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Congressional punting on awards of restitution

Below, Carl Cecere of Akin Gump recaps last week’s oral argument in Dolan v. United States.  [DISCLOSURE: Akin Gump and Howe & Russell represent the petitioner in this case, but Carl was not involved in the proceedings.] Check the Dolan (09-367) SCOTUSwiki page for additional updates.

The case of Dolan v. United States, No. 09-367, argued on April 20, might concern a relatively obscure statutory issue—whether an award of restitution made after the ninety-day deadline in 18 U.S.C. § 3664(d)(5) is effective—but it directly touches the lives of an abnormally large number of interested parties.  The possibility that restitution might be awarded in this case means that the circle of direct influence includes more than the usual suspects in a criminal appeal—the defendant, counsel, amici, and the courts of appeals—to include Dolan’s victim, the hospital who treated him (at no cost), and the small army of probation personnel and victim advocates in the District of New Mexico.

This wide and varied lot also includes another interested party; less directly involved, perhaps, but whose presence appears to loom especially large in the collective mind of the Court: Congress.  This is because, as I mentioned in my earlier post here, Congress’s failure to specify the consequences resulting from a violation of Section 3665(d)(5)’s ninety-day requirement is, in essence, a statutory punt to the Court, which necessarily forces the Court to make for itself the difficult policy choice between either sacrificing victims’ rights for the government’s negligence, or granting the district court nearly unfettered discretion to drag out restitution proceedings as long as it wishes.

From the pointed-but-puzzled tenor of the argument last Tuesday, one gets the distinct impression that the Court would rather have Congress answer for itself directly than force the parties to dance around the gap in the statute’s language.  It is also apparent that there are some important points in this case that the Court really wants Congress to understand.  Not only would the Court like for the evident problems with Section 3664(d)(5) to be fixed, but it would also encourage Congress to better exercise its judgment in the future so that similar drafting blunders can be avoided.  Justice Stevens may have articulated this feeling most pointedly when he recognized a possible “hole in the statute that Congress has to amend,” and wondered aloud whether reversal might be the better outcome here, if for no other reason than it would send the strongest possible mandate to Congress for change.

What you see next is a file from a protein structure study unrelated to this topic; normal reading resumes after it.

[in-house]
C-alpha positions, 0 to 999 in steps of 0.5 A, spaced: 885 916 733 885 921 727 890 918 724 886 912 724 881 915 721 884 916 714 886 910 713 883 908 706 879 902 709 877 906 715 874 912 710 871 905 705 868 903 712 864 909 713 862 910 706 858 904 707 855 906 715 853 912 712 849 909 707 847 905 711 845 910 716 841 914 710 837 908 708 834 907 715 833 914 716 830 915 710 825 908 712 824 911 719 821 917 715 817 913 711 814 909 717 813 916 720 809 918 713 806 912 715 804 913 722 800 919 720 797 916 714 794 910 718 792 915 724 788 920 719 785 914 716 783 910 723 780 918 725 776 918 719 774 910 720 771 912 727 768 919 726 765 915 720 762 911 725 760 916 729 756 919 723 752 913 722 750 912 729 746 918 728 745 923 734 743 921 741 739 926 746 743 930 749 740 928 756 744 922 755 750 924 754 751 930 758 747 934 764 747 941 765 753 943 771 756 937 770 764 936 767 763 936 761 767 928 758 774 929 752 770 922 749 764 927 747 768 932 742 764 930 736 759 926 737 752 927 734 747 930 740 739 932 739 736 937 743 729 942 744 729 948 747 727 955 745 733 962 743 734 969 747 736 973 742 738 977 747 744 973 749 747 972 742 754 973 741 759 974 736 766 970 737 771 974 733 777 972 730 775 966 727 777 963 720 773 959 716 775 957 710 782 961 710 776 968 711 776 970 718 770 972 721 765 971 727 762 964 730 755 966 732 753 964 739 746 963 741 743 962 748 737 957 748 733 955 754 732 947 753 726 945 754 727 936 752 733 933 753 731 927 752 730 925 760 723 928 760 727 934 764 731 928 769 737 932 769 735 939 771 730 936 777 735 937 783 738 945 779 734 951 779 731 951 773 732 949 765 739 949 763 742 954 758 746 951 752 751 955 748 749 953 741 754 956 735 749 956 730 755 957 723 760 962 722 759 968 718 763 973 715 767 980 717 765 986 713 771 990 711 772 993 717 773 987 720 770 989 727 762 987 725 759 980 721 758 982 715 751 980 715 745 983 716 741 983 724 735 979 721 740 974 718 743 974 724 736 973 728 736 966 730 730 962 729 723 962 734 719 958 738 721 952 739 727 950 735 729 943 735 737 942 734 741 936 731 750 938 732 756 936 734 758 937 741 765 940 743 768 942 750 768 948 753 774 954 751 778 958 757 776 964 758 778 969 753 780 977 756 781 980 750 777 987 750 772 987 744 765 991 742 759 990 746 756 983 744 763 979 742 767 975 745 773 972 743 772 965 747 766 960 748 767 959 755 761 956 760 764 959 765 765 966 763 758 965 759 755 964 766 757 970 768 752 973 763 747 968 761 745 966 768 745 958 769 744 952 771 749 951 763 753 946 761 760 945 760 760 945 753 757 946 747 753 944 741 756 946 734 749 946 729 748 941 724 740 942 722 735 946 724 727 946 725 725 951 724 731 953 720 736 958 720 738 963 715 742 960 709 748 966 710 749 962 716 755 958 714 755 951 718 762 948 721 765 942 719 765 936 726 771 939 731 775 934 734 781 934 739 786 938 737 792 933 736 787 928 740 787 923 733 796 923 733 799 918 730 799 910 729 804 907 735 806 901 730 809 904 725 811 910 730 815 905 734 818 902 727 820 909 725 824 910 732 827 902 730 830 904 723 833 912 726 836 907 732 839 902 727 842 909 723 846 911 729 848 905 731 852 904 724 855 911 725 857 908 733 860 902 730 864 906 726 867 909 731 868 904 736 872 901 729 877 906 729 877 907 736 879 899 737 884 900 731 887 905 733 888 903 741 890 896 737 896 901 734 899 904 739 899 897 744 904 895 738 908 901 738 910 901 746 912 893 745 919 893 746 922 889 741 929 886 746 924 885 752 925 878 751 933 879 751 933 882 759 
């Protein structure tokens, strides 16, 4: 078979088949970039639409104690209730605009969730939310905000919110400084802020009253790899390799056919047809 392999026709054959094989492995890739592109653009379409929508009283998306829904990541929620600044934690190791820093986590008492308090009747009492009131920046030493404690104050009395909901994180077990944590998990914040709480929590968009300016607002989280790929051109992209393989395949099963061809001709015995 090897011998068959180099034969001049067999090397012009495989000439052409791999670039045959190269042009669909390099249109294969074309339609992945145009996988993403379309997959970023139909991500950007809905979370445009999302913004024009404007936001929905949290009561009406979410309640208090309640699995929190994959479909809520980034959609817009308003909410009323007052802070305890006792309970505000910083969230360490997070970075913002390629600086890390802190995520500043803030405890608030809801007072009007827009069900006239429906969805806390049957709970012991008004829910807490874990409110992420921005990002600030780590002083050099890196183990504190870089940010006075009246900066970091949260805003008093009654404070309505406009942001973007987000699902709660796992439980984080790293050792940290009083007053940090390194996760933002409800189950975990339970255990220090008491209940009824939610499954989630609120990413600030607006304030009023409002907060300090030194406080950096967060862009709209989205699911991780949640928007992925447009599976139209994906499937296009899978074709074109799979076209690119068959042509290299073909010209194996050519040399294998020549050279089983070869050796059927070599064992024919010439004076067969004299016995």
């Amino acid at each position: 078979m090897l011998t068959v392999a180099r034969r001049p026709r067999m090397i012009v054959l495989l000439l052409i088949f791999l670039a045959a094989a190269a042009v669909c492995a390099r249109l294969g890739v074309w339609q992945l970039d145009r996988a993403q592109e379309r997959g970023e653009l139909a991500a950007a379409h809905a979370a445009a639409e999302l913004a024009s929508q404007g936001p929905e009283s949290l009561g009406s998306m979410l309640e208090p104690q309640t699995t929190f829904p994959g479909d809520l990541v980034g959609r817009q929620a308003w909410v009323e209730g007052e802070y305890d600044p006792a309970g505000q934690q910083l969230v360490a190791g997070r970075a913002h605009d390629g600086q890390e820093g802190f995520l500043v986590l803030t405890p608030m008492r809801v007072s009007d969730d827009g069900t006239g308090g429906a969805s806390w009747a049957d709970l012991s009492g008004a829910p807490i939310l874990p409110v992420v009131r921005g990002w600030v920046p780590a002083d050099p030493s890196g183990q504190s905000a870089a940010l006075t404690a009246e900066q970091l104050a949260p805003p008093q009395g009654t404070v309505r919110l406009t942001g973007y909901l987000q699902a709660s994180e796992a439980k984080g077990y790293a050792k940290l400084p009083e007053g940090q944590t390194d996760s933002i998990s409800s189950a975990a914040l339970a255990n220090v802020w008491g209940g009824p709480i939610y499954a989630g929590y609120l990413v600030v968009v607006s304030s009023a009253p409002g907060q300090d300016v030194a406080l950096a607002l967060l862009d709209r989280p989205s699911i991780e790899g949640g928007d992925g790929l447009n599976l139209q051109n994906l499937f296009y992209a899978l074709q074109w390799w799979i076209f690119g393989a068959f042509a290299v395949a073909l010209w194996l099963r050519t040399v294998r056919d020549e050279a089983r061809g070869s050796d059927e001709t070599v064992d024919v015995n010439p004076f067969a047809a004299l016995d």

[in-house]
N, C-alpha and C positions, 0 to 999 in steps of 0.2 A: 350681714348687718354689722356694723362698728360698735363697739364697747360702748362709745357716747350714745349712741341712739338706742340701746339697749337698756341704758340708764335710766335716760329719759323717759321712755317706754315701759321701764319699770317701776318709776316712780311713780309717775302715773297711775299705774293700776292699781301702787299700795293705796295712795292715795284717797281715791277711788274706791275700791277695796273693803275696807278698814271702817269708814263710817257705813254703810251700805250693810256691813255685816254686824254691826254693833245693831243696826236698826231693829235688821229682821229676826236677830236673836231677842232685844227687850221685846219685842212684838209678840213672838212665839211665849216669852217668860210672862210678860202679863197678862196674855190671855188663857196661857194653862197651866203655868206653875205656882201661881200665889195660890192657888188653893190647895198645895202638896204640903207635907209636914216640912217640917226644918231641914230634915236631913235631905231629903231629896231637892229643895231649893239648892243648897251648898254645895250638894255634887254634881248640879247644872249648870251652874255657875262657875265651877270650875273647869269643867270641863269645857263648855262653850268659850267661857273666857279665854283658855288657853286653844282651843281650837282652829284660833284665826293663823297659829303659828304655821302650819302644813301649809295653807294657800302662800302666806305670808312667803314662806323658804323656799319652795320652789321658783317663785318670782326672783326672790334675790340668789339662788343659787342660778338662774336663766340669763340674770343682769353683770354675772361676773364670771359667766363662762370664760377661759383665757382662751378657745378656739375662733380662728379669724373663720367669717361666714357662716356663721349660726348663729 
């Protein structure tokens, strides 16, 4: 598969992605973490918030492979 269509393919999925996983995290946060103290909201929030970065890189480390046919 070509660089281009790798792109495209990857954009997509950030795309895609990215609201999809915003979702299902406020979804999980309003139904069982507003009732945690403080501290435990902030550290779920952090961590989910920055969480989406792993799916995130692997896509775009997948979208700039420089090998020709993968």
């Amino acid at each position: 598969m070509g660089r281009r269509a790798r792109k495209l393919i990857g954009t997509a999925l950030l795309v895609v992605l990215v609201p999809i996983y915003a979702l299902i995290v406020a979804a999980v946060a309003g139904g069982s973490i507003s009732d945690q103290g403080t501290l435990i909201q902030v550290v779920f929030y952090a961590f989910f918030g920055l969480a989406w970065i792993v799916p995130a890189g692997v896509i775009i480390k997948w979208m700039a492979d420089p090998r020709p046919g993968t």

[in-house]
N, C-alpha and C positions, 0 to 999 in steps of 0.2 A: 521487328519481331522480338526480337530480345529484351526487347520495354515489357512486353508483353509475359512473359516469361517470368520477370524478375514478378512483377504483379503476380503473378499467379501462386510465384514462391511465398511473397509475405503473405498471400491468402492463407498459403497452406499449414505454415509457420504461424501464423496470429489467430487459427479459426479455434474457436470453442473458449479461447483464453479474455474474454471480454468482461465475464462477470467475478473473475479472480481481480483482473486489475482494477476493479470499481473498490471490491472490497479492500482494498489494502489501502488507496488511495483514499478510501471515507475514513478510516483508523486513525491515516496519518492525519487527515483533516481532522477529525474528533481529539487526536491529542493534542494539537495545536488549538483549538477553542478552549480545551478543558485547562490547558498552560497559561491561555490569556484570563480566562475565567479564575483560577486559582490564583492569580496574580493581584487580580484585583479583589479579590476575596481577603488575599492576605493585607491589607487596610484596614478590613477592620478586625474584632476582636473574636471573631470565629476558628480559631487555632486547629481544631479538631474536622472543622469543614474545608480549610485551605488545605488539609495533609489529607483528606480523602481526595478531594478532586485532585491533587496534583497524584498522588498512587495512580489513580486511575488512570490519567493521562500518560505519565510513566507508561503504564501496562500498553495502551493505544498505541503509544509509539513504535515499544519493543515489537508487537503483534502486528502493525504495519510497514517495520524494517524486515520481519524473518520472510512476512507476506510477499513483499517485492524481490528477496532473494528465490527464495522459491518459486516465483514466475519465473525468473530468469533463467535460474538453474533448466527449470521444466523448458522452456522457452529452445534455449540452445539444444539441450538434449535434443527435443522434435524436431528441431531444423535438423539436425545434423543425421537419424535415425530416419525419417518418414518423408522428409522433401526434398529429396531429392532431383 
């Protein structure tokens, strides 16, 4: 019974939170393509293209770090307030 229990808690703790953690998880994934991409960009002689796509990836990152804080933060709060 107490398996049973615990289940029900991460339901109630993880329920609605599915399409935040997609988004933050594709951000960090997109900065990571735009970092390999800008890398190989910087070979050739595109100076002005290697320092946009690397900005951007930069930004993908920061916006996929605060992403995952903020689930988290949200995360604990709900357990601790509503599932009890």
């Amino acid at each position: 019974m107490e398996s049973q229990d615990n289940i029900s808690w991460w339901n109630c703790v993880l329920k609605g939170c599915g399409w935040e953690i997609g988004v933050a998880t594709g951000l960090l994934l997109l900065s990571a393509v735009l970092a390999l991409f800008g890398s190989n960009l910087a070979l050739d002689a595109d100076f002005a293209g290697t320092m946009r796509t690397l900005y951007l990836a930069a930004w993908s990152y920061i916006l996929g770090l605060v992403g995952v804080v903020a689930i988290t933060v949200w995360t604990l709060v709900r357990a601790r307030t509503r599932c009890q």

The Justices began their questioning, and continued through most of the argument, with a detailed analysis of the parties’ positions on application of the final judgment rule.  Arguing on behalf of the petitioner, Pamela Karlan contended that the rule requires courts to treat the ninety-day period as mandatory and jurisdictional.  As traditionally defined, she explained, this rule provides that criminal defendants can only appeal from a final judgment, which exists only when there is nothing left for the court to do but ensure that the judgment is carried out.  Thus, she continued, all aspects of the sentence, including the term of imprisonment, forfeiture, fines—and, of course, restitution—must have been determined before the sentence is final and can be appealed.  Permitting the district court to hold restitution issues over for a prolonged and indefinite period o would be unfair because it could result in unacceptable delays before the defendant could appeal any part of the sentence.

The federal government, on the other hand, represented by Assistant to the Solicitor General Toby Heytens, attacked the central premise of this consequentialist argument—that there can be only one final judgment in a criminal case involving a restitution award.  To the contrary, Heytens argued, portions of the sentence can become final at different times and can therefore be appealed separately.  To the government, the conviction and term of imprisonment become final when entered, and should be appealed immediately.  Then, if restitution is awarded separately, it should be appealed separately.